Oil and the macroeconomy revisited
AbstractThe relationship between oil price shocks and U.S. macroeconomic fluctuations advocated by Hamilton (1983) broke down in the 1980s amidst a new regime of highly volatile oil price movements. Several authors have argued that asymmetric and nonlinear transformations of oil prices restore that relationship and thus that the economy responds asymmetrically and nonlinearly to oil price shocks. In this paper, I show that this is only part of the story: the two leading such transformations do not in fact Granger cause output or unemployment in the post-1980 period without further refinements, and they derive much of their apparent success from data in the 1950s. If output is expressed in year-over-year changes, which are smoother than the usual quarterly changes, and the equations exclude variables like interest rates and inflation, then asymmetric and nonlinear oil prices predict output but not unemployment, while the real level of oil prices predicts unemployment but not output. I interpret this evidence as supportive of significant oil price effects on the macroeconomy which a) are at relatively low frequencies, b) are indirect, through variables like interest rates and inflation, c) can induce departures from Okun's law, and d) changed qualitatively around 1980.
Download InfoIf you experience problems downloading a file, check if you have the proper application to view it first. In case of further problems read the IDEAS help page. Note that these files are not on the IDEAS site. Please be patient as the files may be large.
Bibliographic InfoPaper provided by Board of Governors of the Federal Reserve System (U.S.) in its series Finance and Economics Discussion Series with number 1999-43.
Date of creation: 1999
Date of revision:
This paper has been announced in the following NEP Reports:
Please report citation or reference errors to , or , if you are the registered author of the cited work, log in to your RePEc Author Service profile, click on "citations" and make appropriate adjustments.:
- Carruth, A.A. & Hooker, M.A. & Oswald, A.J., 1998.
"Unemployment Equilibria and Input Prices: Theory and Evidence from the United States,"
The Warwick Economics Research Paper Series (TWERPS)
496, University of Warwick, Department of Economics.
- Alan A. Carruth & Mark A. Hooker & Andrew J. Oswald, 1998. "Unemployment Equilibria And Input Prices: Theory And Evidence From The United States," The Review of Economics and Statistics, MIT Press, vol. 80(4), pages 621-628, November.
- Carruth,a. & Hooker, N. & Oswald,A., 1997. "Unemployment Equilibria and Input Prices: Theory and Evidence from the United States," Papers 22, Centre for Economic Performance & Institute of Economics.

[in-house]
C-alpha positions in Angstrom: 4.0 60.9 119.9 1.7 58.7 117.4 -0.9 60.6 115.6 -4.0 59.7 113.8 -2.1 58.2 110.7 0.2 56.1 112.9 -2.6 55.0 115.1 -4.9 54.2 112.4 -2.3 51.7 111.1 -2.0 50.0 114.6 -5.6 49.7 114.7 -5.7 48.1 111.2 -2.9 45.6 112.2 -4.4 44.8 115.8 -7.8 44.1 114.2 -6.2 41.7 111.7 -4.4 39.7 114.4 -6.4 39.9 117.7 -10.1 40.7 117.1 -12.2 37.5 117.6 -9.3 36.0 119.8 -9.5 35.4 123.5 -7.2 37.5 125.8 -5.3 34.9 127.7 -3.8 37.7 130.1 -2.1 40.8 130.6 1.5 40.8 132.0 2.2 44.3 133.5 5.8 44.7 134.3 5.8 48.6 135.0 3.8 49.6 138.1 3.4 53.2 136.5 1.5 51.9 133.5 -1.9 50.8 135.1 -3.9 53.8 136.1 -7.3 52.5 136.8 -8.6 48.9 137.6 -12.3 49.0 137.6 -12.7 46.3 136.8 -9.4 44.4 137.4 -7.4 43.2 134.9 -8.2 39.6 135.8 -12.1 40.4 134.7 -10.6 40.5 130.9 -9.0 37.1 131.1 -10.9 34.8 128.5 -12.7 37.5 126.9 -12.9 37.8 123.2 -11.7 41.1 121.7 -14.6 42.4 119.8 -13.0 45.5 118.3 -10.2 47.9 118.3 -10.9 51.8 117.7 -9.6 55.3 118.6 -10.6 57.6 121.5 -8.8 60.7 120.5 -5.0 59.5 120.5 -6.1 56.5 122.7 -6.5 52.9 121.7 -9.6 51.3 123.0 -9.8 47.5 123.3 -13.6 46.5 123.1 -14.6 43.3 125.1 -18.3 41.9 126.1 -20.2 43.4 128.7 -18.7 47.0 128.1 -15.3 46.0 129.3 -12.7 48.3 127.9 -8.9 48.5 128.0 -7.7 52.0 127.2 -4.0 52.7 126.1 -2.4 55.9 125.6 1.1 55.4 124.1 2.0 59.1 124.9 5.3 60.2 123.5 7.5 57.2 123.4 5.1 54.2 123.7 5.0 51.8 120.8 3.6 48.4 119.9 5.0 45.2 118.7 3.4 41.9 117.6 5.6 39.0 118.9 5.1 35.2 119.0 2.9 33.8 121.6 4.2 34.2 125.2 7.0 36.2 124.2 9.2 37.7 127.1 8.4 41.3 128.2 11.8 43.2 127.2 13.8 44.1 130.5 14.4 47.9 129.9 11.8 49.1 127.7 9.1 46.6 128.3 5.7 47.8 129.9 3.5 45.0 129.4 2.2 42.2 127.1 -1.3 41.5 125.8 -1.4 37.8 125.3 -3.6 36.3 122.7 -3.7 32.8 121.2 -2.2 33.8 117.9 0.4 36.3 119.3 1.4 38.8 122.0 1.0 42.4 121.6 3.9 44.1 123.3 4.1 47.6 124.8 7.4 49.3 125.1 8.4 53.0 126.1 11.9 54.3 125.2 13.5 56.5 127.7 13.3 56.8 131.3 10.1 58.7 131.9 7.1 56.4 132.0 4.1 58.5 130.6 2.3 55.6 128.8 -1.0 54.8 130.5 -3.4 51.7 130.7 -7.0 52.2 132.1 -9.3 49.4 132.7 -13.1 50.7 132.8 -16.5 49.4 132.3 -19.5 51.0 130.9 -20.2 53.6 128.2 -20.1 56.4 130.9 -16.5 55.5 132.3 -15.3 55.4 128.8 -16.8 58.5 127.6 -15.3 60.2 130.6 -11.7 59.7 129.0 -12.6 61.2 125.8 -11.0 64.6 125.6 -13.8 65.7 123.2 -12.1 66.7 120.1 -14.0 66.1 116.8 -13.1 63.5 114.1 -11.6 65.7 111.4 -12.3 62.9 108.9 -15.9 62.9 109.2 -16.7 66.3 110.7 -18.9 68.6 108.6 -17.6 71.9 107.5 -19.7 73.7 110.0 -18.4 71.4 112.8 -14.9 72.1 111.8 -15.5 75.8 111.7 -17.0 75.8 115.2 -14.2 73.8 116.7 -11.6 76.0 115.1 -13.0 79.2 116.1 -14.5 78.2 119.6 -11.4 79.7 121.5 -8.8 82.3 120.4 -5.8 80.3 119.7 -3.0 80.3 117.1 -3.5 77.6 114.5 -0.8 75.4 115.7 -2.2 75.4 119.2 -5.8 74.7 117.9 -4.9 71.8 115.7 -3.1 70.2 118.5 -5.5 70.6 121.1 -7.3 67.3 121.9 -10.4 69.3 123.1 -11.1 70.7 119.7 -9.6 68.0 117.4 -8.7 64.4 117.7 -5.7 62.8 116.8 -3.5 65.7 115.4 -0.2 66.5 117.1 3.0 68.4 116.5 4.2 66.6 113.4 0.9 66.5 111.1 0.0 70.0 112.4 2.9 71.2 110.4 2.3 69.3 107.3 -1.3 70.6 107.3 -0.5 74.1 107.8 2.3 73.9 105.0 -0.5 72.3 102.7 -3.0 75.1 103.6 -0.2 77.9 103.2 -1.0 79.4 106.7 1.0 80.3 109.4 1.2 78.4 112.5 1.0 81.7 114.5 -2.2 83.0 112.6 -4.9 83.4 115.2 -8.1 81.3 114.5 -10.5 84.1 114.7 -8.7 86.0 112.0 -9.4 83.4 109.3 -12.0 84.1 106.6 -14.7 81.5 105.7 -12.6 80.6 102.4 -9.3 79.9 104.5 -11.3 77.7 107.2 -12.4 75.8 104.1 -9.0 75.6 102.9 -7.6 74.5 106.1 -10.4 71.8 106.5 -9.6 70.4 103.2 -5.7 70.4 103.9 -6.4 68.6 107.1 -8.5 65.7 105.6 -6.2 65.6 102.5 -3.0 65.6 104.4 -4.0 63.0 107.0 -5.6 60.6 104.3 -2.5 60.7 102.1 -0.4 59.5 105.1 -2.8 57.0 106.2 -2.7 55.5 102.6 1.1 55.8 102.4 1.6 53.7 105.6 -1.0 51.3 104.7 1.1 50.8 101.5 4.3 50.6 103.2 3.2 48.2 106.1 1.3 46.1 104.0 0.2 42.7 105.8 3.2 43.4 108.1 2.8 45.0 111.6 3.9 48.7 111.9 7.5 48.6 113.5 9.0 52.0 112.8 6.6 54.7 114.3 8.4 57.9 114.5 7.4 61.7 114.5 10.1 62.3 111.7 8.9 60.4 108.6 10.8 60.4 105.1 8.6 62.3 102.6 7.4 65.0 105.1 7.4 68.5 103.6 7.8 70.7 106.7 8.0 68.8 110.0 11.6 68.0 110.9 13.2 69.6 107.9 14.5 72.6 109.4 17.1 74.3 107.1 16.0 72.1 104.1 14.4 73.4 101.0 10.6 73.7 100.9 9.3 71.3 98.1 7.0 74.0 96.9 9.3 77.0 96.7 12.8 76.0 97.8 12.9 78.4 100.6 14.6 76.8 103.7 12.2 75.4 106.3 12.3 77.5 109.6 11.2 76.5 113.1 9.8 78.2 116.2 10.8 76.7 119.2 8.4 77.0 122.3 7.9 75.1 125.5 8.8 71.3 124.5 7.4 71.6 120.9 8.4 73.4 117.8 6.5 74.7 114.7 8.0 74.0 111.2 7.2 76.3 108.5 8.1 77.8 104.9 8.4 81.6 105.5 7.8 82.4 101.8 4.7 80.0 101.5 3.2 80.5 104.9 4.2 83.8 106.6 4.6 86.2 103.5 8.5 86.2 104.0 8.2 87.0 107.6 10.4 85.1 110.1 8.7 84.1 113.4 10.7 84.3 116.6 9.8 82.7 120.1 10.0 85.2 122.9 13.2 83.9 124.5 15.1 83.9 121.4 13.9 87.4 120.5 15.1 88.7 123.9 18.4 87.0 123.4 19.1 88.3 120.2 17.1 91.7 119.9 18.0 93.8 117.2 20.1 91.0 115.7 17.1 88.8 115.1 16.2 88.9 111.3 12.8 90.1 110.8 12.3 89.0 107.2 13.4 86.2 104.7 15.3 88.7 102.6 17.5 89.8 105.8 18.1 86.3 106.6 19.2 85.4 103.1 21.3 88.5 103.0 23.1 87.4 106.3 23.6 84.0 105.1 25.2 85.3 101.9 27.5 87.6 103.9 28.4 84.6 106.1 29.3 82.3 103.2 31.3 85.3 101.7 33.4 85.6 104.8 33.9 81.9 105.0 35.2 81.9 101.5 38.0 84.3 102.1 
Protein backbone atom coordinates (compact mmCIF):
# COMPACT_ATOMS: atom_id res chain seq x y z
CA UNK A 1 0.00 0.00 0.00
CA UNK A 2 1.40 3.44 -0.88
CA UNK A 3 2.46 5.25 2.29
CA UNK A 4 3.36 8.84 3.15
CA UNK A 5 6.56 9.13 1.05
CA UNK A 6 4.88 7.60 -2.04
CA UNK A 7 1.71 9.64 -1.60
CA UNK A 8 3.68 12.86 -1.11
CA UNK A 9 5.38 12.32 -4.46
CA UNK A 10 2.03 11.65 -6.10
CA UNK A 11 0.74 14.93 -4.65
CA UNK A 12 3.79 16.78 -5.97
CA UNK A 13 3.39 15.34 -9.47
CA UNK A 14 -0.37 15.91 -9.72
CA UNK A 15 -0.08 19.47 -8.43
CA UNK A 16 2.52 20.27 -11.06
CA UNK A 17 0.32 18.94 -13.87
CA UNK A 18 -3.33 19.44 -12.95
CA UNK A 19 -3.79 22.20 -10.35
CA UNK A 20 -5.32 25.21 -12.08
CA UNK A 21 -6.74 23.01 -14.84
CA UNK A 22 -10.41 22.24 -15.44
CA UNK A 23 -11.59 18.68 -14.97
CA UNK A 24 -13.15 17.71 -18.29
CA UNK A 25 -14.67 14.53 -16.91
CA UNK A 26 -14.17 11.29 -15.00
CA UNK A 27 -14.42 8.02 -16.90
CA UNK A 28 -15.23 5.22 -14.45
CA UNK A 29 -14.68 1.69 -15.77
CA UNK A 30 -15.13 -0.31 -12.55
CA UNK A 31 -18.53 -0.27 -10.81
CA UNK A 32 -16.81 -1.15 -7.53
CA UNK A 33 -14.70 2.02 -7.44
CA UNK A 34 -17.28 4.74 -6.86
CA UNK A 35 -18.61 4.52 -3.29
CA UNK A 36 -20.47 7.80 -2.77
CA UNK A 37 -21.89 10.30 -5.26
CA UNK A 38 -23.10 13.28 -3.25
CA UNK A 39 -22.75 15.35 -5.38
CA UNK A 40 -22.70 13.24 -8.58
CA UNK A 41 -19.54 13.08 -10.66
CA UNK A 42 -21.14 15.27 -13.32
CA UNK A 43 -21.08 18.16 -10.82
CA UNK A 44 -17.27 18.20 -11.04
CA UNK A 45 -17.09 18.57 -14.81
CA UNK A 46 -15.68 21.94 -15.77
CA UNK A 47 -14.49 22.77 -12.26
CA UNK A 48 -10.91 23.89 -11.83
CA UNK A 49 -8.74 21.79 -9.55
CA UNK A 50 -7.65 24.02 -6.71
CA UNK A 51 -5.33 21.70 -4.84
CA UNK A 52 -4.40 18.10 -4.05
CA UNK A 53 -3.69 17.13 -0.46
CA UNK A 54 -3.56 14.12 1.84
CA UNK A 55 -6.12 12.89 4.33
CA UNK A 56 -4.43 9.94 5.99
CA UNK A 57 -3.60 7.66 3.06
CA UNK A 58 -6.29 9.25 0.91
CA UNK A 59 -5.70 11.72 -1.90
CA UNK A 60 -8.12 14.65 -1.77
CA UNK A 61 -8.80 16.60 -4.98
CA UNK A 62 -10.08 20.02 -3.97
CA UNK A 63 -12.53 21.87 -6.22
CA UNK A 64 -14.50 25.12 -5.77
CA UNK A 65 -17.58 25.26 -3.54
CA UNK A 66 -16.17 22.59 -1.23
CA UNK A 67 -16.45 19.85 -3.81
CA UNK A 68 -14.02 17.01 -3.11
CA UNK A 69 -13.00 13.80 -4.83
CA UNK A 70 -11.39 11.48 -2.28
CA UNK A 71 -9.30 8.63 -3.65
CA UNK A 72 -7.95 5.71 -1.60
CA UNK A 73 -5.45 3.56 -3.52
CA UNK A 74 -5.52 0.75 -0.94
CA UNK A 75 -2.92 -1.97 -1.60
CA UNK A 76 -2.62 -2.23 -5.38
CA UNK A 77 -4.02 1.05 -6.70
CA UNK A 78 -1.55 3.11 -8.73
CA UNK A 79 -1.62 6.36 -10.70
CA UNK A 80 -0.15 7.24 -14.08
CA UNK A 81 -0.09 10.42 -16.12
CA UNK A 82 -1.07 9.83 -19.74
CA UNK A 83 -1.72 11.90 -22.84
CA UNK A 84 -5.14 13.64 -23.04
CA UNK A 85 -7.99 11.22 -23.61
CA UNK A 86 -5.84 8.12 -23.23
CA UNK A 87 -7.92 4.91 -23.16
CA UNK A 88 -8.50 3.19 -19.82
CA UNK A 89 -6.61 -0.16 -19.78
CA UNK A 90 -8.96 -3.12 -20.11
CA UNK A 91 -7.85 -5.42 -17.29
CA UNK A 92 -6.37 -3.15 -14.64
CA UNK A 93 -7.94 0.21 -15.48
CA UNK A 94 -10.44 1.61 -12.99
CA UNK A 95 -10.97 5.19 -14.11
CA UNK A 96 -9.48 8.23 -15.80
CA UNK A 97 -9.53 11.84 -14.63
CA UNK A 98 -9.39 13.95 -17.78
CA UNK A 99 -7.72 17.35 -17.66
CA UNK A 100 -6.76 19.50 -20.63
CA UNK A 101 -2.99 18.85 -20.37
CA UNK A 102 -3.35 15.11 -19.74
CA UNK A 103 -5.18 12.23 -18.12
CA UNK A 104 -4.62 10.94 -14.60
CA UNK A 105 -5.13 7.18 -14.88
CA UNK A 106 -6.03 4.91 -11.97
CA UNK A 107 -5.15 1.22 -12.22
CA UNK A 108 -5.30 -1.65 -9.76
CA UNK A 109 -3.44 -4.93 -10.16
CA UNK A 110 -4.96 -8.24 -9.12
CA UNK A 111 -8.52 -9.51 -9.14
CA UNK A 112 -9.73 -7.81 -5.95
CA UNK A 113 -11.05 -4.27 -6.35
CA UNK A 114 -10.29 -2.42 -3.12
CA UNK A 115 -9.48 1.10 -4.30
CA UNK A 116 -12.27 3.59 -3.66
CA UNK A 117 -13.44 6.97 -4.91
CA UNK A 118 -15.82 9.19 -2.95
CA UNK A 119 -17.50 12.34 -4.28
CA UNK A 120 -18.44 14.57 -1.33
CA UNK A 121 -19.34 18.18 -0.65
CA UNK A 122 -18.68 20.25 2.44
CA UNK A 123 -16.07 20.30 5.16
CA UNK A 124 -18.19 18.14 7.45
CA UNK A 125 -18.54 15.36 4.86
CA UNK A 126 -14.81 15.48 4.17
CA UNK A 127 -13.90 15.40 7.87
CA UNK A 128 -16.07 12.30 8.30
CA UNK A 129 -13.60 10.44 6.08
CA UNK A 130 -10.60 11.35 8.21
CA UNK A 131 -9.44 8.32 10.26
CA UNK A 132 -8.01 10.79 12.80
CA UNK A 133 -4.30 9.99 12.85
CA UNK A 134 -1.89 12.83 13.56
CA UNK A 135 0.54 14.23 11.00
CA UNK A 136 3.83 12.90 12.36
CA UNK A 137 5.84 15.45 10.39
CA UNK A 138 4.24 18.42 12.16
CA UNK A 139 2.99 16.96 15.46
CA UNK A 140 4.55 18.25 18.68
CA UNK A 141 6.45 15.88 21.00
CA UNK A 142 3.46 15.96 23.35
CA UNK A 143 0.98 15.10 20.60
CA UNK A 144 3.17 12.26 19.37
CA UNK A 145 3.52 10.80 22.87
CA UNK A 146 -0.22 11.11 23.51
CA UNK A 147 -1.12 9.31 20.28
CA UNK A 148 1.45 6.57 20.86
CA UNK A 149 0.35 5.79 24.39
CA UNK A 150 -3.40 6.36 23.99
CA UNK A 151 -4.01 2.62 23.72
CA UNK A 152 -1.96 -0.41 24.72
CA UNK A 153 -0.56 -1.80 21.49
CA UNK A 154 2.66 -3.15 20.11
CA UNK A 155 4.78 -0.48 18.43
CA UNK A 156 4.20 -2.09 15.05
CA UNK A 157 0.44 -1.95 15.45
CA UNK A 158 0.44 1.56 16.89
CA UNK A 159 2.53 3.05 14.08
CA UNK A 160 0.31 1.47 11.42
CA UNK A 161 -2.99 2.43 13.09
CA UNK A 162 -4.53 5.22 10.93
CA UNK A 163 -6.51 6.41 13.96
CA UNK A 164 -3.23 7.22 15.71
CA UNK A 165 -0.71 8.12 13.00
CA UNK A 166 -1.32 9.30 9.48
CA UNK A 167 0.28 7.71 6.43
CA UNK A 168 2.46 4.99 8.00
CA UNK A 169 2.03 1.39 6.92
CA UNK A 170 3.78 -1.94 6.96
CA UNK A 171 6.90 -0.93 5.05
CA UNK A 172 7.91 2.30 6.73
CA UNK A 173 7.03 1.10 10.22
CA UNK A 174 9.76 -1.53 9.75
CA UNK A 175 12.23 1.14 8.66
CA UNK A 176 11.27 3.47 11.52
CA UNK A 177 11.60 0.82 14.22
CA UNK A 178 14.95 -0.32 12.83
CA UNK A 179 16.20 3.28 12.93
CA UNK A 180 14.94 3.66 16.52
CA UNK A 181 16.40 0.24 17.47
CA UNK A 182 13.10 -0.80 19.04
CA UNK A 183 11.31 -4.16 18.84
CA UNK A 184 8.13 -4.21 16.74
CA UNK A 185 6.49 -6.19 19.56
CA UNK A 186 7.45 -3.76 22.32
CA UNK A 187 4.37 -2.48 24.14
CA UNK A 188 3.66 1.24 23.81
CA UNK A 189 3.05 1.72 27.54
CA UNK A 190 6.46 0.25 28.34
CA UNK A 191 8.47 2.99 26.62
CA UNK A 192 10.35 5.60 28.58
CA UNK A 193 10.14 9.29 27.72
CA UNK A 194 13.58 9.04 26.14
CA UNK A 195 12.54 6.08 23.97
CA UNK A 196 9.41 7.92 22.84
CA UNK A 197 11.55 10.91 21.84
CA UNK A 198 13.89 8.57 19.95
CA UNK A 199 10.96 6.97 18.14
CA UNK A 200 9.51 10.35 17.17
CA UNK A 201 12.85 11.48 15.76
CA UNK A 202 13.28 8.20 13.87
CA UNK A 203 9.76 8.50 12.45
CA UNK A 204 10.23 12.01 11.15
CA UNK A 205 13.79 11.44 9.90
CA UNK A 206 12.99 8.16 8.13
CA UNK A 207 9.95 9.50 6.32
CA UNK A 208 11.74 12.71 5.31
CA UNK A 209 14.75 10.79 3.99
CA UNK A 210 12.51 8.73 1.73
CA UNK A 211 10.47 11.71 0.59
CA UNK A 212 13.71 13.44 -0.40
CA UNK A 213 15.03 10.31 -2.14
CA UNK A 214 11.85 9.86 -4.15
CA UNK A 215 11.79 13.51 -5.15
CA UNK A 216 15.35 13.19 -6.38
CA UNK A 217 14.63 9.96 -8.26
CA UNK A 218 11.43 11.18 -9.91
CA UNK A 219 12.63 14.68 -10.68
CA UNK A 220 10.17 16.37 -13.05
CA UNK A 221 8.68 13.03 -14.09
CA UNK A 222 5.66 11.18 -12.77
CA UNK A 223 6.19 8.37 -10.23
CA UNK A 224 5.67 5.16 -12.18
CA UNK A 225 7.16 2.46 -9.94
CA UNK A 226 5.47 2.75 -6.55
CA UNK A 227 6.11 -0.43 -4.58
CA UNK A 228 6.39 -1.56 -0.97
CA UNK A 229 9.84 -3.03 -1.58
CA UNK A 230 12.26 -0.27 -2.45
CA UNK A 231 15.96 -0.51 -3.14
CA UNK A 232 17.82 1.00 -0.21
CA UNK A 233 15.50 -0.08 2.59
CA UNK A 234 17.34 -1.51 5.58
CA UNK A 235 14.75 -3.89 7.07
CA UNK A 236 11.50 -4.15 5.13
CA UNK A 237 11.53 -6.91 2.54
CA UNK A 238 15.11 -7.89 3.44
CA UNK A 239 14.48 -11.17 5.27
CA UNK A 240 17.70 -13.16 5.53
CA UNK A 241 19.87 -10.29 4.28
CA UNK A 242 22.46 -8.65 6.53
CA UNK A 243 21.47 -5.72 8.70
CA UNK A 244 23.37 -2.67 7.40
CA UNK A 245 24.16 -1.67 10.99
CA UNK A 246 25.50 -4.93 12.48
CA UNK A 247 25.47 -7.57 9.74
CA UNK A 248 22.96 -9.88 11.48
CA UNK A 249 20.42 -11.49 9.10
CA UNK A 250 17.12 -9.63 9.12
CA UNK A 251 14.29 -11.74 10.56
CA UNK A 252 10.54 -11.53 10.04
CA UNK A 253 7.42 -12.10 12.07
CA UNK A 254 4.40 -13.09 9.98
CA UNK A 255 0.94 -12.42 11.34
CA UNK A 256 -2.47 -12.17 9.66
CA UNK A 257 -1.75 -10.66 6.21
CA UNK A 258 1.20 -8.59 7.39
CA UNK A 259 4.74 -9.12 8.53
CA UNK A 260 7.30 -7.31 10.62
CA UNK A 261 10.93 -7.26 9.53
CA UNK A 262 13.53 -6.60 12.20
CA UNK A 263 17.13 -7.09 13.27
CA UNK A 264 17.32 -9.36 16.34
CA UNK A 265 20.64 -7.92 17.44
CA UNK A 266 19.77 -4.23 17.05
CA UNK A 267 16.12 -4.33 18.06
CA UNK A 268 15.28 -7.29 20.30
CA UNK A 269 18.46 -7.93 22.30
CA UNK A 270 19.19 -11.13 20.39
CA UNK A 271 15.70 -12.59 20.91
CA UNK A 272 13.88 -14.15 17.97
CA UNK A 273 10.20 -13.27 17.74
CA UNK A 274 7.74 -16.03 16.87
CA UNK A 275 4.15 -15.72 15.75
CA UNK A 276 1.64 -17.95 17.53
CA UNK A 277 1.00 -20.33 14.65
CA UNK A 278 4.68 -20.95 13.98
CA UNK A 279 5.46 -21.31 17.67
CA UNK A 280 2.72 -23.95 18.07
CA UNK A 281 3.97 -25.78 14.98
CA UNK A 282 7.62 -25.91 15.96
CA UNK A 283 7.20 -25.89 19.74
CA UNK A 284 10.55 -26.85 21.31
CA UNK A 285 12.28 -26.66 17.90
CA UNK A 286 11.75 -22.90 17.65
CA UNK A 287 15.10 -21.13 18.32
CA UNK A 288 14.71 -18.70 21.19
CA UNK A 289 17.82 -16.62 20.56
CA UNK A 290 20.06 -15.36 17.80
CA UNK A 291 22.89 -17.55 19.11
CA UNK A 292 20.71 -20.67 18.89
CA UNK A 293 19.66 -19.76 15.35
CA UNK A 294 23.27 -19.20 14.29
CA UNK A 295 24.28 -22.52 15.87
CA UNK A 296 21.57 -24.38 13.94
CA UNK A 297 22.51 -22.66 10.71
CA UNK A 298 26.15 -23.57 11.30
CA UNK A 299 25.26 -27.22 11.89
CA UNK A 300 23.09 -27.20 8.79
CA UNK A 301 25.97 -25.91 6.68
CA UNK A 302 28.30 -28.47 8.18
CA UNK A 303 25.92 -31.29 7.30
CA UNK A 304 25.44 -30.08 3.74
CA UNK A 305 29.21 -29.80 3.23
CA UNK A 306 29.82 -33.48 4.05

- Bernanke, Ben S. & Gertler, Mark & Waston, Mark, 1997.
"Systematic Monetary Policy and the Effects of Oil Price Shocks,"
97-25, C.V. Starr Center for Applied Economics, New York University.
- Ben S. Bernanke & Mark Gertler & Mark Watson, 1997. "Systematic Monetary Policy and the Effects of Oil Price Shocks," Brookings Papers on Economic Activity, Economic Studies Program, The Brookings Institution, vol. 28(1), pages 91-157.
- John Burbidge & Alan Harrison, 1982.
"Testing for the Effects of Oil-Price Rises Using Vector Autoregressions,"
School of Economics Working Papers
1982-01, University of Adelaide, School of Economics.
- Burbidge, John & Harrison, Alan, 1984. "Testing for the Effects of Oil-Price Rises Using Vector Autoregressions," International Economic Review, Department of Economics, University of Pennsylvania and Osaka University Institute of Social and Economic Research Association, vol. 25(2), pages 459-84, June.
- Davis, Steven J. & Haltiwanger, John, 2001.
"Sectoral job creation and destruction responses to oil price changes,"
Journal of Monetary Economics,
Elsevier, vol. 48(3), pages 465-512, December.
- Steven J. Davis & John Haltiwanger, 1999. "Sectoral Job Creation and Destruction Responses to Oil Price Changes," NBER Working Papers 7095, National Bureau of Economic Research, Inc.
- Hooker, Mark A., 1996. "What happened to the oil price-macroeconomy relationship?," Journal of Monetary Economics, Elsevier, vol. 38(2), pages 195-213, October.
- Kiseok Lee & Shawn Ni & Ronald A. Ratti, 1995. "Oil Shocks and the Macroeconomy: The Role of Price Variability," The Energy Journal, International Association for Energy Economics, vol. 0(Number 4), pages 39-56.